NYTimes.com – Editorial Board May 4 2015
“The only way I will rest in peace is if one day transgender people aren’t treated the way I was, they’re treated like humans.”“Fix society. Please.” Leelah Alcorn, a 17-year-old, in her suicide note.
Part 1 – The Quest for Transgender Equality – Being transgender today is still unreasonably hard, but it is far from hopeless. This is the first in a series looking at the challenges ahead.
A generation ago, transgender Americans were widely regarded as deviants, unfit for dignified workplaces, a disgrace for families. Those who confided in relatives were, by and large, pitied and shunned. For most, transitioning on the job was tantamount to career suicide. Medical procedures to align a person’s body with that person’s gender identity — an internal sense of being male, female or something else — were a fringe specialty, available only to a few who paid out of pocket.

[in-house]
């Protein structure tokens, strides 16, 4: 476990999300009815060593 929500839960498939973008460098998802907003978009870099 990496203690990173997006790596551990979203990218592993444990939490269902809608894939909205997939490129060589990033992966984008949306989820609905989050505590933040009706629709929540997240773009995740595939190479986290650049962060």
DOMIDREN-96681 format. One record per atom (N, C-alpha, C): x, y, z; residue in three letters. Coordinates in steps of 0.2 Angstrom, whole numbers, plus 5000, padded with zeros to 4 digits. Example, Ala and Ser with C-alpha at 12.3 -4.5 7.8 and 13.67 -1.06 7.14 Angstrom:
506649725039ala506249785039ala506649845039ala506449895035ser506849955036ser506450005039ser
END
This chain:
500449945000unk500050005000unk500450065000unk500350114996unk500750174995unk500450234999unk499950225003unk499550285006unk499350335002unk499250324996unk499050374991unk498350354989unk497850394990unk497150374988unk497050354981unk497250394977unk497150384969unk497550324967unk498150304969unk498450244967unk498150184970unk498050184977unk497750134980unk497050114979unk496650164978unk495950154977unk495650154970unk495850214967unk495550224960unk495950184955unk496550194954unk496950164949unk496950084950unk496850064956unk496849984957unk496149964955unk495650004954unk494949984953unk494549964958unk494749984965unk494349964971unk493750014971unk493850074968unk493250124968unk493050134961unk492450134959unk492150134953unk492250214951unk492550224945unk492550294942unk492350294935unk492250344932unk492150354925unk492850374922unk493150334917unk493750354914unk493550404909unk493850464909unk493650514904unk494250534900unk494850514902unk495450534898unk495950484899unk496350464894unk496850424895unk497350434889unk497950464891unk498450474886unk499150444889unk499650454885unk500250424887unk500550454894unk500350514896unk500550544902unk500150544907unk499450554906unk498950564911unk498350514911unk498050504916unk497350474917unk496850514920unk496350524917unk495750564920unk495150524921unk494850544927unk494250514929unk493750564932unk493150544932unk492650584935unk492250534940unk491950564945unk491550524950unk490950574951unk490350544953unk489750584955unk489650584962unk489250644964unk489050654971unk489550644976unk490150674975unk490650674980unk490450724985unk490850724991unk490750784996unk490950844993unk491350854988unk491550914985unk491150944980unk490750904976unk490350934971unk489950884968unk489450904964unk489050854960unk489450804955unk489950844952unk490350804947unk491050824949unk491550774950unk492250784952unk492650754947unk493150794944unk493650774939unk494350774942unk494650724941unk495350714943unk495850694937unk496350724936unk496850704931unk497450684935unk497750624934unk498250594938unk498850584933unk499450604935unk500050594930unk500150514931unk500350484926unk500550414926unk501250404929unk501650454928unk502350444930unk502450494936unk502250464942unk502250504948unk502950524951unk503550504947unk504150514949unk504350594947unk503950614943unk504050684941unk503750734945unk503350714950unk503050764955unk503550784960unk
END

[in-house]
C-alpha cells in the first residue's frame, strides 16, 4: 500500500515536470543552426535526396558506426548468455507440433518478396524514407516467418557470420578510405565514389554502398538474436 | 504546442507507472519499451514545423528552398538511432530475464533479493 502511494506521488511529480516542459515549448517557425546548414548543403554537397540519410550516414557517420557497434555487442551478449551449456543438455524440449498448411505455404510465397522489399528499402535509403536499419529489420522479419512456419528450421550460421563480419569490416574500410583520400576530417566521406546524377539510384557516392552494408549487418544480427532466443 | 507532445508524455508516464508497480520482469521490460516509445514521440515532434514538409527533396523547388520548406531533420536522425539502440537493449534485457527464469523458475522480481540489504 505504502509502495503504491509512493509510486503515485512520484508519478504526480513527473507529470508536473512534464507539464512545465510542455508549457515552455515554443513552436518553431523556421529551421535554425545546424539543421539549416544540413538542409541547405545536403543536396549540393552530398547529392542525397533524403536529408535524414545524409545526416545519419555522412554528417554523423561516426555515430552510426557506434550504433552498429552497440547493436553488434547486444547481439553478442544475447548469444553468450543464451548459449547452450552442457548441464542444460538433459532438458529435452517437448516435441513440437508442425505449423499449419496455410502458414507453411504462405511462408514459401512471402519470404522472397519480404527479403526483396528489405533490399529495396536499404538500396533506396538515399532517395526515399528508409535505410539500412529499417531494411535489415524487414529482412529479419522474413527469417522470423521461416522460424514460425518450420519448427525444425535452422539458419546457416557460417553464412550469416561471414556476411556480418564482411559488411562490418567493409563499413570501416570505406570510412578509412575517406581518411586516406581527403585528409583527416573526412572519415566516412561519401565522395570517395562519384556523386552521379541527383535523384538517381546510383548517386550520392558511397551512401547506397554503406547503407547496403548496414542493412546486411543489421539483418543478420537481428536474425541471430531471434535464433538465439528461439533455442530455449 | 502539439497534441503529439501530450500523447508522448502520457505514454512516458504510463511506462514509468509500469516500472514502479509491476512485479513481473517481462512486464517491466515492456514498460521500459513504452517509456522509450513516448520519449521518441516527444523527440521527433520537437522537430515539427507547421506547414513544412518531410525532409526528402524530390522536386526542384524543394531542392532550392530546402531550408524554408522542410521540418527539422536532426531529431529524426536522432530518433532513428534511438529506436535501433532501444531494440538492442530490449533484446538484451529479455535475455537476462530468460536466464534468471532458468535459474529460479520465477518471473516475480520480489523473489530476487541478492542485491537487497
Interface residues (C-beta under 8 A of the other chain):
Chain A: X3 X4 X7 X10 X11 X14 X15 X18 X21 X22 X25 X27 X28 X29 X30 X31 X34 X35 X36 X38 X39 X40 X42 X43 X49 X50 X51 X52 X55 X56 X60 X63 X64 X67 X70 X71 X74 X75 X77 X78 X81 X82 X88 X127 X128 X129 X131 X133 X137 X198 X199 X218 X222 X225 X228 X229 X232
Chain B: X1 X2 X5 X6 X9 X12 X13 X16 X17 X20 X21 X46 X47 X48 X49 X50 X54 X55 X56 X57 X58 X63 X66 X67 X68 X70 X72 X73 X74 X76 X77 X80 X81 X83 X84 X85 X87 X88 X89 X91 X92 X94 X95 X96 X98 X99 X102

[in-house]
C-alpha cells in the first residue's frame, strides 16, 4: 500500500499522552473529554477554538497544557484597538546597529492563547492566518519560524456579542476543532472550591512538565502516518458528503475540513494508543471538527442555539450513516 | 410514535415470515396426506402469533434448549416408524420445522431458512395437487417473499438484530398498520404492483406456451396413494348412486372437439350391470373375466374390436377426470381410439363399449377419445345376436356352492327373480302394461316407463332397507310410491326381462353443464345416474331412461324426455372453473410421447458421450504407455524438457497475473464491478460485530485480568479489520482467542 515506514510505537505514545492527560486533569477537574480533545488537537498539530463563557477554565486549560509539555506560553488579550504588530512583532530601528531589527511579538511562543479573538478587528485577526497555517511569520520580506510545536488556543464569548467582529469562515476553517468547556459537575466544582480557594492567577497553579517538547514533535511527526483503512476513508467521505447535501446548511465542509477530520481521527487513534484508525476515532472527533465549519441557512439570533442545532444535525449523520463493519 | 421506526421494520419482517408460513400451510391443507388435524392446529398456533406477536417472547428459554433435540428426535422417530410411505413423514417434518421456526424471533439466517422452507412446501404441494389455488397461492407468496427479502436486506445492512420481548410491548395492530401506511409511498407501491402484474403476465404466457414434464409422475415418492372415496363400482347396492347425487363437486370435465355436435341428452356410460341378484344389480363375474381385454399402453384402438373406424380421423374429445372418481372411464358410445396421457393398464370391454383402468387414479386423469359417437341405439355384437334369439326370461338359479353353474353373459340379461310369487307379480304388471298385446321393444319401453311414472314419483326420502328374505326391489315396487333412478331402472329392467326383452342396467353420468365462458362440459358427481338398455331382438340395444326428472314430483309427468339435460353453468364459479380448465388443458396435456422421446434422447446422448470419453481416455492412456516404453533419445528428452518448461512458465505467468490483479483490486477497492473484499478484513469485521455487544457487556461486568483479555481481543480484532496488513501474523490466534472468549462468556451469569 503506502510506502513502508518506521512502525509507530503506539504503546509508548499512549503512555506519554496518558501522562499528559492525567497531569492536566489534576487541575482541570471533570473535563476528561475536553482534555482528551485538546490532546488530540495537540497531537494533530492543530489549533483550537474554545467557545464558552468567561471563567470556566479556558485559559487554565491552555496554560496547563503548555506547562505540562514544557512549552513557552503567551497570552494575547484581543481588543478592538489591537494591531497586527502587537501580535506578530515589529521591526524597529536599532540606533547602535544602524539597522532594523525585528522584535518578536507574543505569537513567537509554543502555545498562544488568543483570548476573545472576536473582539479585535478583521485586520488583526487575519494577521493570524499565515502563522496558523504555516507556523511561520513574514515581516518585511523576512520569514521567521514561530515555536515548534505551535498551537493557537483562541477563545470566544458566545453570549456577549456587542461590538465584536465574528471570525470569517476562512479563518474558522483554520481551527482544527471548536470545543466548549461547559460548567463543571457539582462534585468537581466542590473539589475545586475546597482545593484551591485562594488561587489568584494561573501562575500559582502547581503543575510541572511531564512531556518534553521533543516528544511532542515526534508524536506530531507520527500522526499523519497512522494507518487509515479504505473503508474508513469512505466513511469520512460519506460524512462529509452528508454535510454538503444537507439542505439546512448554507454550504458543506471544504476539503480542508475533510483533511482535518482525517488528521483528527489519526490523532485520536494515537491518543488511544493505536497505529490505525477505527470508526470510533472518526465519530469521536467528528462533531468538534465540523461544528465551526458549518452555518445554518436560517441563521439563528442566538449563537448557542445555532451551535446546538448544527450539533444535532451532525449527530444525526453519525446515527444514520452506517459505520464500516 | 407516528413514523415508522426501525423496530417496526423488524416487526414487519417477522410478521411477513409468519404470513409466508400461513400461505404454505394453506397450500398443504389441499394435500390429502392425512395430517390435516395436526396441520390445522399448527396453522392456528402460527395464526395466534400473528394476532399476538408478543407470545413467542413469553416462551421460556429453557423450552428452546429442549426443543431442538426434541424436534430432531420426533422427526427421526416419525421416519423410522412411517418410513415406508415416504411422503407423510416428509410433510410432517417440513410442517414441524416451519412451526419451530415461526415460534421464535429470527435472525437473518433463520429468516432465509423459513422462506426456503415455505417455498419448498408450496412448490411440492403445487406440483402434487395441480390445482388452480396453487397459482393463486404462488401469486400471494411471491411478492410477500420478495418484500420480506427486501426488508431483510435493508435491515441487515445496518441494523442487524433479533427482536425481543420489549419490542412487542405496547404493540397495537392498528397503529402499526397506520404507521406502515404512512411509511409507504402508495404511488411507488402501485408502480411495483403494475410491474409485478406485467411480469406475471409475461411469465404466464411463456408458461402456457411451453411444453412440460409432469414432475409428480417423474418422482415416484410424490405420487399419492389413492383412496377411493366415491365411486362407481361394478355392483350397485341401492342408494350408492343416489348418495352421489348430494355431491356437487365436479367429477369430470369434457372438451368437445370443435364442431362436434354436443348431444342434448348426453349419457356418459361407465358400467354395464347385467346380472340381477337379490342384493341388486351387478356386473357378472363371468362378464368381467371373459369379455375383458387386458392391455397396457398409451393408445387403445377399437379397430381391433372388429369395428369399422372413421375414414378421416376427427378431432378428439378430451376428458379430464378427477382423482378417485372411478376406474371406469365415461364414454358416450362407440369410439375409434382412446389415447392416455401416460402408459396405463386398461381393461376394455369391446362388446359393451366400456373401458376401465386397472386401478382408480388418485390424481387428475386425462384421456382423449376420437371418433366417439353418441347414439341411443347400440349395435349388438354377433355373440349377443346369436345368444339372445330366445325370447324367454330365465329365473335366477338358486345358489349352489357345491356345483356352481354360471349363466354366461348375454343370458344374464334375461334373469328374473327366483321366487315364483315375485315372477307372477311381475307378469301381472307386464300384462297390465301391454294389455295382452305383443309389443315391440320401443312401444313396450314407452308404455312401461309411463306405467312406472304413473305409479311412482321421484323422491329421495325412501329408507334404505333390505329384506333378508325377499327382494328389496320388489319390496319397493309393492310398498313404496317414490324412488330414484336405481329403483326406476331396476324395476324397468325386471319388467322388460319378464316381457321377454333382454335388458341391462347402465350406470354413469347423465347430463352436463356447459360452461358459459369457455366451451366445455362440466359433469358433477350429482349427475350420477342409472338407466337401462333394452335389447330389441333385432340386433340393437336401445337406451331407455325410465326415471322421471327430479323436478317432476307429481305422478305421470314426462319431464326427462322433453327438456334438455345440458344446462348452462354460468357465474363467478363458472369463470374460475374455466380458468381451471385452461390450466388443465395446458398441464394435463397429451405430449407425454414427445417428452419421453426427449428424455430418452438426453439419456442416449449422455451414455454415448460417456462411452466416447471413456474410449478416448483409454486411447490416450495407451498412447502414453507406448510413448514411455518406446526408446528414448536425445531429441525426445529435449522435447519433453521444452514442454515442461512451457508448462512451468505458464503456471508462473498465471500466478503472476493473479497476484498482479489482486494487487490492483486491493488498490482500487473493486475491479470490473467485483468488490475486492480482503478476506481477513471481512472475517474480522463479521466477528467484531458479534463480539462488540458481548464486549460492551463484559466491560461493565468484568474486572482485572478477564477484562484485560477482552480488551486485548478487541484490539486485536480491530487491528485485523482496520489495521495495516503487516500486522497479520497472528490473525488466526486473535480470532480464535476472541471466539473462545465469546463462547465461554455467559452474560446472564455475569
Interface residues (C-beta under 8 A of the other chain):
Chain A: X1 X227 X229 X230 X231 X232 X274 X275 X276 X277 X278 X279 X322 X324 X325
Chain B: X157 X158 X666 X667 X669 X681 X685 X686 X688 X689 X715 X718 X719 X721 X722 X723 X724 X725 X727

Coming out meant going through life as a pariah.
Being transgender today remains unreasonably and unnecessarily hard. But it is far from hopeless. More Americans who have wrestled with gender identity are transitioning openly, propelling a civil rights movement that has struggled even as gays and lesbians have reached irreversible momentum in their fight for equality. Those coming out now are doing so with trepidation, realizing that while pockets of tolerance are expanding, discriminatory policies and hostile, uninformed attitudes remain widespread.
They deserve to come out in a nation where stories of compassion and support vastly outnumber those that end with a suicide note. The tide is shifting, but far too slowly, while lives, careers and dreams hang in the balance.